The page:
Human Sounds Affecting Wildlife

A mule deer buck crosses the road in front of traffic along College Street in Bozeman in September 2011.

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Wild animals don’t like living near high-noise areas any more than people do, yet, while people can close their doors, animals have no alternative but to leave.

Now, a Bozeman-based scientist has created a computer model that can predict the ways human-caused noises invade natural environments, helping scientists learn how increasing development could damage ecosystems.

Sarah Reed of the Wildlife Conservation Society said most sound-modeling programs she tried were not only expensive but were developed for cities, where the racket of jackhammers and traffic bounces off hard buildings, or where the roar of airplanes rattles kitchen windows. She could find no models that considered the sound-absorbing characteristics of trees and grasses.

Plus, the programs focused only on the sound frequencies and volumes heard by people.

“A number of species rely on sounds that are 20 decibels below the human threshold,” said Kurt Fristrup, National Park Service scientist in the Natural Sounds and Night Skies Division.

So Reed and two other scientists developed a model that could be added to common data-mapping software. It allows users to add layers for different terrain, vegetation and even weather factors.

Then she gave it away for free.

Since 2011, hundreds of users from more than 25 countries — including Forest Service and Bureau of Land Management scientists, recreational planners and community organizations — have downloaded the program, Reed said. One graduate student may even carry it a step further by meshing it with Google Earth.

Scientists at the Natural Sounds and Night Skies Division have used Reed’s program, plus two others, to help NPS managers make policy decisions.

“It’s easier to get the data in and export it to maps to give decision-makers and the public more information,” Fristrup said.

The NPS is required to preserve natural conditions for the enjoyment of visitors along with the wellbeing of wildlife, and since 2002, natural sounds have received more emphasis.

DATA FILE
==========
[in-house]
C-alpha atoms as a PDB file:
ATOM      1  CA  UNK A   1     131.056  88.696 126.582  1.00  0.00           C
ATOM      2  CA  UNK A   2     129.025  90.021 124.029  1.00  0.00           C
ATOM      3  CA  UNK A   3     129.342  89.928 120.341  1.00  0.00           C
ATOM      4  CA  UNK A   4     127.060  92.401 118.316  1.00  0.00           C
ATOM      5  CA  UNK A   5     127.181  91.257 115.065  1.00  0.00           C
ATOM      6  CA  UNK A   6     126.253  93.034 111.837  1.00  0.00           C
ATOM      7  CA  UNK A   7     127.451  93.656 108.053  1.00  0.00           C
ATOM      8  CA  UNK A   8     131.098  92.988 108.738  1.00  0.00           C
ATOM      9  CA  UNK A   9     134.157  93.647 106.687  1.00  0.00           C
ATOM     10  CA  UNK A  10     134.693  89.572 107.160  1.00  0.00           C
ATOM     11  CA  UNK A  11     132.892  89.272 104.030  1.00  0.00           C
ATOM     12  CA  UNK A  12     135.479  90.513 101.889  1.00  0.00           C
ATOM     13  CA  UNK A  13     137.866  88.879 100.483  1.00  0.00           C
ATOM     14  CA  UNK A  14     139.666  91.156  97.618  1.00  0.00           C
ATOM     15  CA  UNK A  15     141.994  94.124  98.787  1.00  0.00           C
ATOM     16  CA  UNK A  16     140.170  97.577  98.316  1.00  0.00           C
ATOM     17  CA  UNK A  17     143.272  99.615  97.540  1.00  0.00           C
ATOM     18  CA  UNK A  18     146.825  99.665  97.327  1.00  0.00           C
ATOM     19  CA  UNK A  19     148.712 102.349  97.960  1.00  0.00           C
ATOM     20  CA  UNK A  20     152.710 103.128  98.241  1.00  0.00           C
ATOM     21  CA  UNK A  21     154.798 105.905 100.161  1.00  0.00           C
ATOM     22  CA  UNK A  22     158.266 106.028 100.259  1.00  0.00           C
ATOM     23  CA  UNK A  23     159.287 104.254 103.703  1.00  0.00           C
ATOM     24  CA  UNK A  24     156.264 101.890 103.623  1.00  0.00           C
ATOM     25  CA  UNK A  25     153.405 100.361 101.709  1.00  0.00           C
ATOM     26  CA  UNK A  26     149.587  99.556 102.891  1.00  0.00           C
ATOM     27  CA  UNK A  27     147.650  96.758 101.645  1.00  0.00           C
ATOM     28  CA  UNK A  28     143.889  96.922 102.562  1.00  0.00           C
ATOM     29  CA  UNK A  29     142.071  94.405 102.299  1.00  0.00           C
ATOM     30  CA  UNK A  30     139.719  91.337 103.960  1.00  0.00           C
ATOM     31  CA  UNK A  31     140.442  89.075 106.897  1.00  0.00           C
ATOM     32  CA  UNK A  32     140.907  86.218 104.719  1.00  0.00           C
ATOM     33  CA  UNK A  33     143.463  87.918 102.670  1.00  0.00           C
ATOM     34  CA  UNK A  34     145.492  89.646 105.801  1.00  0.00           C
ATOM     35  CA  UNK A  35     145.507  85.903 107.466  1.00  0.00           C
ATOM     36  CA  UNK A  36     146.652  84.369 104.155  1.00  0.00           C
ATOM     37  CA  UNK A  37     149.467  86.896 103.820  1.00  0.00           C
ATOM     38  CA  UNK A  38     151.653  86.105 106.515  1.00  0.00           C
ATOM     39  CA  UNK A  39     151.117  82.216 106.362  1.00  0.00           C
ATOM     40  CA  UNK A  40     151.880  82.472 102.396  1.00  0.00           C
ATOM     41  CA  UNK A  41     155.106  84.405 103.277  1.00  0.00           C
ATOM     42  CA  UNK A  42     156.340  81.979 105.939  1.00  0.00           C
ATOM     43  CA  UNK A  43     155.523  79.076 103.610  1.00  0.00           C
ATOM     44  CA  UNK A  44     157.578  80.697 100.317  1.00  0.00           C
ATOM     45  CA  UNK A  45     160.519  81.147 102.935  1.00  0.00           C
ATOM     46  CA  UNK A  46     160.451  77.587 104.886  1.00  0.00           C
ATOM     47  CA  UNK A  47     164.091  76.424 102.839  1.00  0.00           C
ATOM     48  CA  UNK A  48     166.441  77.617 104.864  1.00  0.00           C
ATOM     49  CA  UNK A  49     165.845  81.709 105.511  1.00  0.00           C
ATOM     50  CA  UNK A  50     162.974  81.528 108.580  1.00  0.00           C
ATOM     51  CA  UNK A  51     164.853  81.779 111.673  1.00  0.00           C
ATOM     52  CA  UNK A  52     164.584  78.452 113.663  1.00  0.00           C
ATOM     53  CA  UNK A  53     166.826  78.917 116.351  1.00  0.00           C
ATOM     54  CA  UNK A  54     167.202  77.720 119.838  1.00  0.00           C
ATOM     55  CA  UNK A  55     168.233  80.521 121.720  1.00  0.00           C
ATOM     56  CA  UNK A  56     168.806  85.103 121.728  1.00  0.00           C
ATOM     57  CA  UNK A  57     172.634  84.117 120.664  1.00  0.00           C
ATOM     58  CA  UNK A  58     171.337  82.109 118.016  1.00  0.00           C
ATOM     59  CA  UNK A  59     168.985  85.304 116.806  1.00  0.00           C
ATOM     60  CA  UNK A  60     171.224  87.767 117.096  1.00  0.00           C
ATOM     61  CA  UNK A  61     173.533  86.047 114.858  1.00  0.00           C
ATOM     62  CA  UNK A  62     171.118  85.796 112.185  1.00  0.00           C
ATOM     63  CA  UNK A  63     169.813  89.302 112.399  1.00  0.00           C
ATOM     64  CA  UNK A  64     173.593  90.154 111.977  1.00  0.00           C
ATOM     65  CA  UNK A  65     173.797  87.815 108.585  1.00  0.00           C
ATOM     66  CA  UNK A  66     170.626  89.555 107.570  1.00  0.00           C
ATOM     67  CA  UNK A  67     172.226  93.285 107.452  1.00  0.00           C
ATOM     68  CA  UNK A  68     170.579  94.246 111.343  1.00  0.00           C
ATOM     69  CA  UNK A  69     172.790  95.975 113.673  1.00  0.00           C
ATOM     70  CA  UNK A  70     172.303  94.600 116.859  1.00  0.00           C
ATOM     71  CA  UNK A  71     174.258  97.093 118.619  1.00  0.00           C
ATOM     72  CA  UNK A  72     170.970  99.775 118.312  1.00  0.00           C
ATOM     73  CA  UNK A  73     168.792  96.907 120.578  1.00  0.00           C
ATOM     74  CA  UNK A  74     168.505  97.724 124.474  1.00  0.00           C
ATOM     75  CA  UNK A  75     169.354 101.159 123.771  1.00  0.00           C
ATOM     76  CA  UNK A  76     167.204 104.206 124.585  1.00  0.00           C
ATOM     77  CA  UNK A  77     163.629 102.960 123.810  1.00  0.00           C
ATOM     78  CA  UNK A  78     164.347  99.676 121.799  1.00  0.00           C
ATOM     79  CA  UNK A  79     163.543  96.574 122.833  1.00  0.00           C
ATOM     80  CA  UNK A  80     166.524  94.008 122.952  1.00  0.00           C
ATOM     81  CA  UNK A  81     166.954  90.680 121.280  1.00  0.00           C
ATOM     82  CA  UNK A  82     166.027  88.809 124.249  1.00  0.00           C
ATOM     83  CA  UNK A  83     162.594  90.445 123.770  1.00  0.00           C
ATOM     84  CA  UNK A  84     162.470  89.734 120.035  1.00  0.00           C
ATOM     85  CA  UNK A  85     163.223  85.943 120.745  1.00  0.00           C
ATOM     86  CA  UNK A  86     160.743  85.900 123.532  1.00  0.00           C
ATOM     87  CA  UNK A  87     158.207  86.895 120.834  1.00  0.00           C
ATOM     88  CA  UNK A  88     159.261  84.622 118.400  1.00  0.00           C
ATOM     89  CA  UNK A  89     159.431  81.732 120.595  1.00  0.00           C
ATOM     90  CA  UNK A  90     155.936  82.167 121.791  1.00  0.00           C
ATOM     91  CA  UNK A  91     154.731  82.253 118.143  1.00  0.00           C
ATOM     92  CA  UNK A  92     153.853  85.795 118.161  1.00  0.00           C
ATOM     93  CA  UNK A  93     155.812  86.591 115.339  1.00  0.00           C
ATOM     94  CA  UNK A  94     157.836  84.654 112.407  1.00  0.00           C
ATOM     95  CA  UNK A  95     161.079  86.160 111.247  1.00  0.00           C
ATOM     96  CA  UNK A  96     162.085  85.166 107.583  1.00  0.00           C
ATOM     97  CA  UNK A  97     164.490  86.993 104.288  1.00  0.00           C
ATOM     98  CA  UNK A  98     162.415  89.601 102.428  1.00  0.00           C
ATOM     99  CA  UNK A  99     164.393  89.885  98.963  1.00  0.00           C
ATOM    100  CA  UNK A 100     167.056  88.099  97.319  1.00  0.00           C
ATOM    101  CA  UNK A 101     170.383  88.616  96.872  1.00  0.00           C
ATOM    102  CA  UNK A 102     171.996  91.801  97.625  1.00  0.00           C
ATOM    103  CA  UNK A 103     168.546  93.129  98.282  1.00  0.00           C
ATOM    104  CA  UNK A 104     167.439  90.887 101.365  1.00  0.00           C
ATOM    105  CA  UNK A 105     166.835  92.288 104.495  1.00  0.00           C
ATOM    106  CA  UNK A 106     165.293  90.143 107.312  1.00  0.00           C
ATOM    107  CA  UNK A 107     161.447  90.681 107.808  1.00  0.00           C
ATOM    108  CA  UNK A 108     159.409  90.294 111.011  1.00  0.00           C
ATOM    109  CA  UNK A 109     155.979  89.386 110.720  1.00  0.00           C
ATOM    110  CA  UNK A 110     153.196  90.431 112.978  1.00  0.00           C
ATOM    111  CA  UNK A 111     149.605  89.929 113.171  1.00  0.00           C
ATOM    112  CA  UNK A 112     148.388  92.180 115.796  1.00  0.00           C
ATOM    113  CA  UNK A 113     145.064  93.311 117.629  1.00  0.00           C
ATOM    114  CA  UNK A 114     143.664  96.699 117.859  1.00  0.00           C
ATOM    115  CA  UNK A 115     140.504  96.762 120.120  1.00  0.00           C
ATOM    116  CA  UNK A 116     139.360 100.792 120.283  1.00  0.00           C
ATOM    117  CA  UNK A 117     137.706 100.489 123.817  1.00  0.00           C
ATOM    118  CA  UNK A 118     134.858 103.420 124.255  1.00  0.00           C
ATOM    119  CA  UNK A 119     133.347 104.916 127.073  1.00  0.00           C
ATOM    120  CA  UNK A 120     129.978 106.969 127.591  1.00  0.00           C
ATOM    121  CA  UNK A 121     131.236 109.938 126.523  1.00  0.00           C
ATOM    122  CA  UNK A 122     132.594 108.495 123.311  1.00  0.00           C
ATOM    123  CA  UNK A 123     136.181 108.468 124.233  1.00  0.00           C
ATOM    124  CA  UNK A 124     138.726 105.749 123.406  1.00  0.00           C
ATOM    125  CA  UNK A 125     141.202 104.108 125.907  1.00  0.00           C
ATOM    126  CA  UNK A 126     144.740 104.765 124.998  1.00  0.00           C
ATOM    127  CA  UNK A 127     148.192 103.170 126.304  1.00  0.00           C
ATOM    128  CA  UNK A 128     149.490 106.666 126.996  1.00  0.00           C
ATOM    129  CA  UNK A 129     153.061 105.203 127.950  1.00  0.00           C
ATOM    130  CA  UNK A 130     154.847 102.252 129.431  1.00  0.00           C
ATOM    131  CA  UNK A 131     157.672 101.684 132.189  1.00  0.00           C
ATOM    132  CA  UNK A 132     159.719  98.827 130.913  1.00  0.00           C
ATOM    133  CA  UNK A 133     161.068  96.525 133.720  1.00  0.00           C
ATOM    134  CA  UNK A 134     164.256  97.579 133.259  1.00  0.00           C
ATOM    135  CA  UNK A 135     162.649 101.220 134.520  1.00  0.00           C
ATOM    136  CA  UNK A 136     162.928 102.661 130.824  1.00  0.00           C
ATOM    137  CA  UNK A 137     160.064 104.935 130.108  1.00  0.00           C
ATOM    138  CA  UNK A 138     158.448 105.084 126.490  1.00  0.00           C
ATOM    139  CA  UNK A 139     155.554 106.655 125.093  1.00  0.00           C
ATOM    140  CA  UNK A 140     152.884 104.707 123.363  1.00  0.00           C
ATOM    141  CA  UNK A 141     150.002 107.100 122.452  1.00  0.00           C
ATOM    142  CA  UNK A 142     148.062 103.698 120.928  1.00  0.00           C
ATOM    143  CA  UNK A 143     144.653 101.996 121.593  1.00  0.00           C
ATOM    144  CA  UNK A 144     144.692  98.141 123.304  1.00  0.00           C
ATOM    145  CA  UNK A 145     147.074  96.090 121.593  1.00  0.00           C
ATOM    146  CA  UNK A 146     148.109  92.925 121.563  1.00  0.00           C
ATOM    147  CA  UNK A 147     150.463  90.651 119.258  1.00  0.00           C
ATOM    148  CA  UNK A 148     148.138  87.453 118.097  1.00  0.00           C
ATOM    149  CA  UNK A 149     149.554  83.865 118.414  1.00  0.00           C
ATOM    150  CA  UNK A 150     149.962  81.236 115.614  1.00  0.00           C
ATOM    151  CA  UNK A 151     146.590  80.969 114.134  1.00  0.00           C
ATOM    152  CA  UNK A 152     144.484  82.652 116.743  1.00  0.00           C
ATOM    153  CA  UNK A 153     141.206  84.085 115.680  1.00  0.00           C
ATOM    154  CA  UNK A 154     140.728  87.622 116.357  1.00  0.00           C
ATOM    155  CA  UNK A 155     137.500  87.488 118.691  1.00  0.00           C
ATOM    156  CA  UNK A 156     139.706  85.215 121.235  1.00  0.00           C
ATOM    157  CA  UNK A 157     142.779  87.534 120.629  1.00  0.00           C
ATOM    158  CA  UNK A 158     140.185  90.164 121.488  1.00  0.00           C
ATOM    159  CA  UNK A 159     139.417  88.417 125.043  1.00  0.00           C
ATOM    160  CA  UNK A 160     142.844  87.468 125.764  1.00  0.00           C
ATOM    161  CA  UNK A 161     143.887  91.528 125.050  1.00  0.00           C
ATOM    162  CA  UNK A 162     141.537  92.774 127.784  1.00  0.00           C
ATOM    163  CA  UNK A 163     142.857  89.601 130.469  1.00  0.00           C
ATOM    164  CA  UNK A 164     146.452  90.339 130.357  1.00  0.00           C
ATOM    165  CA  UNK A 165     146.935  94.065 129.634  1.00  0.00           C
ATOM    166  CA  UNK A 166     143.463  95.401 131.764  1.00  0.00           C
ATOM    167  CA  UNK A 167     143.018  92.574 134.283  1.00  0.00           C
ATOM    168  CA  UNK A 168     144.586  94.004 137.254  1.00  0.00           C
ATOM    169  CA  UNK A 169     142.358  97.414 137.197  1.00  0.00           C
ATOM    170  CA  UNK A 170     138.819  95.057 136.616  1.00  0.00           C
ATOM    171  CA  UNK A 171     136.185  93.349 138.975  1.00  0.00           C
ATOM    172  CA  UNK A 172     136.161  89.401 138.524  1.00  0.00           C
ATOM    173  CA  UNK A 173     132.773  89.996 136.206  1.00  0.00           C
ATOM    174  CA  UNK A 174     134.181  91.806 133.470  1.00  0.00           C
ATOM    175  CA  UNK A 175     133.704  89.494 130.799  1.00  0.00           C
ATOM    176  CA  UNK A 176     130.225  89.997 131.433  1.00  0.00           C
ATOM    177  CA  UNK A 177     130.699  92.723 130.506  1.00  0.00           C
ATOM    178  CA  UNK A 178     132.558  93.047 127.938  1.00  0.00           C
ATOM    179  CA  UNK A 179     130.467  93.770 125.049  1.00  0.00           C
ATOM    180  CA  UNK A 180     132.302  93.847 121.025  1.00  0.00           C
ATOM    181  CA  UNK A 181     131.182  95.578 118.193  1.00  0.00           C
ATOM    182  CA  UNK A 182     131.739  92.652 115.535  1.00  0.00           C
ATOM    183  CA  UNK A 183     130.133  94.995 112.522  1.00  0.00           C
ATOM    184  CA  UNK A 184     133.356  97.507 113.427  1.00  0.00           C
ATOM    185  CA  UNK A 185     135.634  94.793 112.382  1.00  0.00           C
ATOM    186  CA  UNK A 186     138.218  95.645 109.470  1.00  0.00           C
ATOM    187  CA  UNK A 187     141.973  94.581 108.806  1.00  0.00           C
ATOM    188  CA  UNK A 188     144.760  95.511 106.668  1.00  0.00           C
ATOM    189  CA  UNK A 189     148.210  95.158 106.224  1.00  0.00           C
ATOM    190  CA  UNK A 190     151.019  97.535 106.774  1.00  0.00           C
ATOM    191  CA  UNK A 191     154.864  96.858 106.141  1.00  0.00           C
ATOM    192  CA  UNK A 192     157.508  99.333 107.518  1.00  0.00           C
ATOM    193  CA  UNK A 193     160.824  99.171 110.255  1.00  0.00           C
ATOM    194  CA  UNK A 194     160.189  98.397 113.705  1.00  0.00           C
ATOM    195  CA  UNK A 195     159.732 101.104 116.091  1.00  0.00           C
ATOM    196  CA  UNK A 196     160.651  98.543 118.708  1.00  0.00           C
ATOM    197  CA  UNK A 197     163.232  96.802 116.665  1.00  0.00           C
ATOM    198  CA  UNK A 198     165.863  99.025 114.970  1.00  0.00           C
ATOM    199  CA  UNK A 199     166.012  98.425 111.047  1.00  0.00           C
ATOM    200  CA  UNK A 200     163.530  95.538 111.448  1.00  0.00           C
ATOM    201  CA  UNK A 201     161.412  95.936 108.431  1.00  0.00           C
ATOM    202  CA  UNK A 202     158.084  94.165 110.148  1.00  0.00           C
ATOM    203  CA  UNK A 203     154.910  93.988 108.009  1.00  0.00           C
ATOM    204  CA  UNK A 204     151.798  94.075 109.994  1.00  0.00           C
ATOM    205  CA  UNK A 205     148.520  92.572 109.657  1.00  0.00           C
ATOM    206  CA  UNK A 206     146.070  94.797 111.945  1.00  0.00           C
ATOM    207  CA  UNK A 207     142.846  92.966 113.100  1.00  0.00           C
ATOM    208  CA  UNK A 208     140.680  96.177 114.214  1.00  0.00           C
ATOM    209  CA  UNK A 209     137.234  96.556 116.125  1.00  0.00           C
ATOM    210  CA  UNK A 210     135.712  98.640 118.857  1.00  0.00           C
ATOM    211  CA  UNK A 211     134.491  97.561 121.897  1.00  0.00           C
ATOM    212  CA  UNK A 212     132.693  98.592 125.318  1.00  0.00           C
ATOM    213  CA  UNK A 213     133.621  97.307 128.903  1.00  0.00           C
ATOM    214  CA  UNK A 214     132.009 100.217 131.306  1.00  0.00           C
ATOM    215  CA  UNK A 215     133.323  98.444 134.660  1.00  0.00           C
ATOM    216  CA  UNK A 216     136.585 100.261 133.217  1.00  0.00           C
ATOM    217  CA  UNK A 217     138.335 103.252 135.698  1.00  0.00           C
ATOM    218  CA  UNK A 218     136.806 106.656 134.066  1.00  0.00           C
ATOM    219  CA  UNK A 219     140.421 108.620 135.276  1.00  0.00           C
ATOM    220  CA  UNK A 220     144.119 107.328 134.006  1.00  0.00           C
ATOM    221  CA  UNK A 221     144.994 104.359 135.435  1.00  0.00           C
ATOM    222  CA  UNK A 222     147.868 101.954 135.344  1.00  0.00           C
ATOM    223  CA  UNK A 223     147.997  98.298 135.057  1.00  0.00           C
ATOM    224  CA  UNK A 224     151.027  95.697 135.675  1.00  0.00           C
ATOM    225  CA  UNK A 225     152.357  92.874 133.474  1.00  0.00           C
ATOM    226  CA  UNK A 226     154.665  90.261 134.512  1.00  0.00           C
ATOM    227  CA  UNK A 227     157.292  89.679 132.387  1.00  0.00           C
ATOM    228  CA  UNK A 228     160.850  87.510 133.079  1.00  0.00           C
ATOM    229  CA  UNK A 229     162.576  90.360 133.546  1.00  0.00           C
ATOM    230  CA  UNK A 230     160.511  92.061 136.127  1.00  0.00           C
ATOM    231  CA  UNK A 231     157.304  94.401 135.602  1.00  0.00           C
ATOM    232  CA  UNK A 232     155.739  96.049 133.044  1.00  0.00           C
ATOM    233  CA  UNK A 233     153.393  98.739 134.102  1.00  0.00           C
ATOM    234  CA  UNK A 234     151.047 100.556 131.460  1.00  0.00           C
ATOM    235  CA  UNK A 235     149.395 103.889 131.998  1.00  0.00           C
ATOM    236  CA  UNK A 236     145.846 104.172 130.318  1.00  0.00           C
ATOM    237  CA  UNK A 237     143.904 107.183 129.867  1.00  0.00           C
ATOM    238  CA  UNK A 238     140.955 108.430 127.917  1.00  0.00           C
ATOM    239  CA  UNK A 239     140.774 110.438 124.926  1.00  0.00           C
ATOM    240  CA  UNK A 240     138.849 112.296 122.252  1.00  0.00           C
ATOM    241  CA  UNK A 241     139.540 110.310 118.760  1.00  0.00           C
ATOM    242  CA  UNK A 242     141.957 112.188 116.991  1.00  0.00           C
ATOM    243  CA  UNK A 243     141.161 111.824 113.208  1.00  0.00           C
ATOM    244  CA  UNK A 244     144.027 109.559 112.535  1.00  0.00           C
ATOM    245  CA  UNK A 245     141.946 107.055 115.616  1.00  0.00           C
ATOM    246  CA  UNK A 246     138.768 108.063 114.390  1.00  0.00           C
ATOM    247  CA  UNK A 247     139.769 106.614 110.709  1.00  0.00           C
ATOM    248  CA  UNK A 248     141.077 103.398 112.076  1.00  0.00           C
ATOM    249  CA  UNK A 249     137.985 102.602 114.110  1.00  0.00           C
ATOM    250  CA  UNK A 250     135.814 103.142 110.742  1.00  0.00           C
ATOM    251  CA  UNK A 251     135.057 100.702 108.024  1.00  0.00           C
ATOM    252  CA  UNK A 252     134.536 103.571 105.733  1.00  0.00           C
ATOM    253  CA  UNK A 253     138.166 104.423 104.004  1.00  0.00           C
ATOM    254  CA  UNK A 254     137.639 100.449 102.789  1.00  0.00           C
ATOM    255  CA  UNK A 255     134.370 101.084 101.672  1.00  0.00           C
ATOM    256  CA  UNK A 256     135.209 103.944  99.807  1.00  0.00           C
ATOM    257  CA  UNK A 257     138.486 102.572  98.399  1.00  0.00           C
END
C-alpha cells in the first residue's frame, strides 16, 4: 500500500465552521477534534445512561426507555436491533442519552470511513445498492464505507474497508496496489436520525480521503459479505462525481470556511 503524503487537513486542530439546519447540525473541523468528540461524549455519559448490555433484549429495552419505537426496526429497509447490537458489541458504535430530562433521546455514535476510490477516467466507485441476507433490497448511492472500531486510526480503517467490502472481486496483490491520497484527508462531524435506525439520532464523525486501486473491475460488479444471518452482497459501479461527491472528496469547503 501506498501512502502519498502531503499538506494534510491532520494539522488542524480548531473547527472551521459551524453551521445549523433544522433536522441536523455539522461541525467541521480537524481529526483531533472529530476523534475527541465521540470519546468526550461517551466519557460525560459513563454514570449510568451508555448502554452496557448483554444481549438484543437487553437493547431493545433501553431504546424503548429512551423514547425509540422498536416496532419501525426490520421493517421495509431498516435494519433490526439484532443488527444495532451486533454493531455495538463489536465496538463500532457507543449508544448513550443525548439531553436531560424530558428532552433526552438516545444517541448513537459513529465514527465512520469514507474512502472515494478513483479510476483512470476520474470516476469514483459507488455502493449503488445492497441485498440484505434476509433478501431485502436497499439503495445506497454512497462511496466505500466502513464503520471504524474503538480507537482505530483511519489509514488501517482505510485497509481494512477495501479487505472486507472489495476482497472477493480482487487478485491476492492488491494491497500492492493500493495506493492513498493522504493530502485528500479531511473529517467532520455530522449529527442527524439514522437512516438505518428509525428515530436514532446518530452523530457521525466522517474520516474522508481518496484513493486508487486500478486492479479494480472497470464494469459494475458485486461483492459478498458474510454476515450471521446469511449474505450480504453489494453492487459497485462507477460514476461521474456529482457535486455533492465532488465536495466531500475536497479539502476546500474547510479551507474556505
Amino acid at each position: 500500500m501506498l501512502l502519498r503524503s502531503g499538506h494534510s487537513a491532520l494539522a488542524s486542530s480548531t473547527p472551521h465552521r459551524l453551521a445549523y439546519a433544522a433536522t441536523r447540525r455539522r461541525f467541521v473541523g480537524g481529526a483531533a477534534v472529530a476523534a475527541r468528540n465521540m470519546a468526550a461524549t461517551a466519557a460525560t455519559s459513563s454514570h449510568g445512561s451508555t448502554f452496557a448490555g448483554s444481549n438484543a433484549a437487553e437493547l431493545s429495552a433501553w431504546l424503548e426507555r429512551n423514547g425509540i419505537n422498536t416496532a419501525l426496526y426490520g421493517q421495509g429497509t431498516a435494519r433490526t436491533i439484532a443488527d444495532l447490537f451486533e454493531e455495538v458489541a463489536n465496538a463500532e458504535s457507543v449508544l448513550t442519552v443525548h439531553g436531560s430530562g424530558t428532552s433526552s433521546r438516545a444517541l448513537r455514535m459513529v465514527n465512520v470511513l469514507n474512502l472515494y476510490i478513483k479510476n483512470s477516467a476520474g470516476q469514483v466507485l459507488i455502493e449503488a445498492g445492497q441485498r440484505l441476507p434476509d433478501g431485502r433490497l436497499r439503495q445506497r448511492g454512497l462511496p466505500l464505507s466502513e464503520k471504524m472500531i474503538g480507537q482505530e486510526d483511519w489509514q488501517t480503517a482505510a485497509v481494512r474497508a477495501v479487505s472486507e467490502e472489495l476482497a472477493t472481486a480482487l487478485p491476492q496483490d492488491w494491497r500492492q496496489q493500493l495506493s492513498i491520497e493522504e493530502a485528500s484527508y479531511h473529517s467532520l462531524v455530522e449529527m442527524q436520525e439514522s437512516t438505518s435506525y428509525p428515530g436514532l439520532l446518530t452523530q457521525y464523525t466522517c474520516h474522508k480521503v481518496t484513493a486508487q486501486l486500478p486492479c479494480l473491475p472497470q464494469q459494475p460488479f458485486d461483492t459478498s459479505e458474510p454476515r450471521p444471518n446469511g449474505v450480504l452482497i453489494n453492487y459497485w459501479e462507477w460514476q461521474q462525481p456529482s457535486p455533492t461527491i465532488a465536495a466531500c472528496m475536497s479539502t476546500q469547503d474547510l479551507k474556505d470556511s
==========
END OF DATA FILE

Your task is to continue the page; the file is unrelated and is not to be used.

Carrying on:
Sound modeling was used in the decision regulating flights over Grand Canyon National Park and in the Yellowstone National Park winter travel plan.

“Modeling with maps is best suited for long-term planning because it allows us to look at changes in the amoeba-shaped sound field with changing sound levels and locations,” Fristrup said.

Such information is invaluable to groups demanding more development in and around public lands because with development comes noise.

A large body of research shows that wildlife avoid busy roads, snowmobile trails and development areas, such as oil and gas fields. But in the past decade, more studies have pinpointed noise as a specific stressor associated with those areas.

Continuous noise, even if it isn’t loud, affects many species, including those that use keen hearing to hunt in low-visibility conditions, like bats.

Noise is also hard on prey species, such as elk and mule deer, that can’t depend on their hearing to warn them, so they spend valuable grazing time looking for predators.

Reed’s model can identify if proposed development would be too close to species’ habitat, or it can be used to find locations that aren’t as detrimental.

“This is one of those rare areas where we identified a need and filled it,” Reed said. “It also seems really clear that there’s a growing interest in how sound affects everything.”

Laura Lundquist can be reached at 582-2638 or Follow her on Twitter at @llundquist.

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